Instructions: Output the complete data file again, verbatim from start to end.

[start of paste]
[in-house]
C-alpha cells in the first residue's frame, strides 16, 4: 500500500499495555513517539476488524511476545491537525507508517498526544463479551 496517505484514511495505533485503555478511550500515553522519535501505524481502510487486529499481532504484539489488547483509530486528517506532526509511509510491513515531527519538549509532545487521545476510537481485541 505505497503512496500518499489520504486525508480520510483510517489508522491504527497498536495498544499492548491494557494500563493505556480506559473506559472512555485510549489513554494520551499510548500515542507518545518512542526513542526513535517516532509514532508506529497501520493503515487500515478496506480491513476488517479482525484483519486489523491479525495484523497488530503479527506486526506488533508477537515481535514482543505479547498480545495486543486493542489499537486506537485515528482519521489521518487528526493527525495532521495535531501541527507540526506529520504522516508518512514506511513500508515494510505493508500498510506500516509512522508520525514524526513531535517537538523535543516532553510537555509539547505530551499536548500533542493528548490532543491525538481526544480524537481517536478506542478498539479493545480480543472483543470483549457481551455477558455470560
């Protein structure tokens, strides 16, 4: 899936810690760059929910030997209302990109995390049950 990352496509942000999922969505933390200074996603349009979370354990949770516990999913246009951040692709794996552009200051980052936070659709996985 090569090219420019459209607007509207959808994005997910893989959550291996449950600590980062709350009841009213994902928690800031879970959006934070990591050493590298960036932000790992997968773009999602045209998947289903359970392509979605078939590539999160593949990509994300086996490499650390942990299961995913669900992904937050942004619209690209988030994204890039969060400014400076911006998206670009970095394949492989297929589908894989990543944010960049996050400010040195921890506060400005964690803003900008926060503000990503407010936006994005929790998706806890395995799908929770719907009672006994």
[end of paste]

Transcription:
[in-house]
C-alpha cells in the first residue's frame, strides 16, 4: 500500500499495555513517539476488524511476545491537525507508517498526544463479551 496517505484514511495505533485503555478511550500515553522519535501505524481502510487486529499481532504484539489488547483509530486528517506532526509511509510491513515531527519538549509532545487521545476510537481485541 505505497503512496500518499489520504486525508480520510483510517489508522491504527497498536495498544499492548491494557494500563493505556480506559473506559472512555485510549489513554494520551499510548500515542507518545518512542526513542526513535517516532509514532508506529497501520493503515487500515478496506480491513476488517479482525484483519486489523491479525495484523497488530503479527506486526506488533508477537515481535514482543505479547498480545495486543486493542489499537486506537485515528482519521489521518487528526493527525495532521495535531501541527507540526506529520504522516508518512514506511513500508515494510505493508500498510506500516509512522508520525514524526513531535517537538523535543516532553510537555509539547505530551499536548500533542493528548490532543491525538481526544480524537481517536478506542478498539479493545480480543472483543470483549457481551455477558455470560
């Protein structure tokens, strides 16, 4: 899936810690760059929910030997209302990109995390049950 990352496509942000999922969505933390200074996603349009979370354990949770516990999913246009951040692709794996552009200051980052936070659709996985 090569090219420019459209607007509207959808994005997910893989959550291996449950600590980062709350009841009213994902928690800031879970959006934070990591050493590298960036932000790992997968773009999602045209998947289903359970392509979605078939590539999160593949990509994300086996490499650390942990299961995913669900992904937050942004619209690209988030994204890039969060400014400076911006998206670009970095394949492989297929589908894989990543944010960049996050400010040195921890506060400005964690803003900008926060503000990503407010936006994005929790998706806890395995799908929770719907009672006994």